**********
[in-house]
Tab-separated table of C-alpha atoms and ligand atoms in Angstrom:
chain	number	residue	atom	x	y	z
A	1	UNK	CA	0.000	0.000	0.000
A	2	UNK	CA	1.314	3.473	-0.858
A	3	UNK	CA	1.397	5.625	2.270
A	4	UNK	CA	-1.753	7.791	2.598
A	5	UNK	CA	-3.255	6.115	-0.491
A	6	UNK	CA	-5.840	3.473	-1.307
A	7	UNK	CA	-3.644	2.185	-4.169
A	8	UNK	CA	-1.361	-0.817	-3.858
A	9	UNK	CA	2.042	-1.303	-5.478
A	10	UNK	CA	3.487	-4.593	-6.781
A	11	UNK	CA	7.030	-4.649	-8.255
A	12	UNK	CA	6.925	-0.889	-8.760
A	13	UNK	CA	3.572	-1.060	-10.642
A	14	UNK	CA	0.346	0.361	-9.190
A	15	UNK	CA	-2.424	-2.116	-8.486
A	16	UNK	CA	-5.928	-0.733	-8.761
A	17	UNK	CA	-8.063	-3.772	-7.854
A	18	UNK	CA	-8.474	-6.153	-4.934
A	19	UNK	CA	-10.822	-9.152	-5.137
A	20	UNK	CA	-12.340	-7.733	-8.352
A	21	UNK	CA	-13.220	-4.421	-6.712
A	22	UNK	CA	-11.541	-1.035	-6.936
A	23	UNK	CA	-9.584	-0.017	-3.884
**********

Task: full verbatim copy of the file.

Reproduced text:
[in-house]
Tab-separated table of C-alpha atoms and ligand atoms in Angstrom:
chain	number	residue	atom	x	y	z
A	1	UNK	CA	0.000	0.000	0.000
A	2	UNK	CA	1.314	3.473	-0.858
A	3	UNK	CA	1.397	5.625	2.270
A	4	UNK	CA	-1.753	7.791	2.598
A	5	UNK	CA	-3.255	6.115	-0.491
A	6	UNK	CA	-5.840	3.473	-1.307
A	7	UNK	CA	-3.644	2.185	-4.169
A	8	UNK	CA	-1.361	-0.817	-3.858
A	9	UNK	CA	2.042	-1.303	-5.478
A	10	UNK	CA	3.487	-4.593	-6.781
A	11	UNK	CA	7.030	-4.649	-8.255
A	12	UNK	CA	6.925	-0.889	-8.760
A	13	UNK	CA	3.572	-1.060	-10.642
A	14	UNK	CA	0.346	0.361	-9.190
A	15	UNK	CA	-2.424	-2.116	-8.486
A	16	UNK	CA	-5.928	-0.733	-8.761
A	17	UNK	CA	-8.063	-3.772	-7.854
A	18	UNK	CA	-8.474	-6.153	-4.934
A	19	UNK	CA	-10.822	-9.152	-5.137
A	20	UNK	CA	-12.340	-7.733	-8.352
A	21	UNK	CA	-13.220	-4.421	-6.712
A	22	UNK	CA	-11.541	-1.035	-6.936
A	23	UNK	CA	-9.584	-0.017	-3.884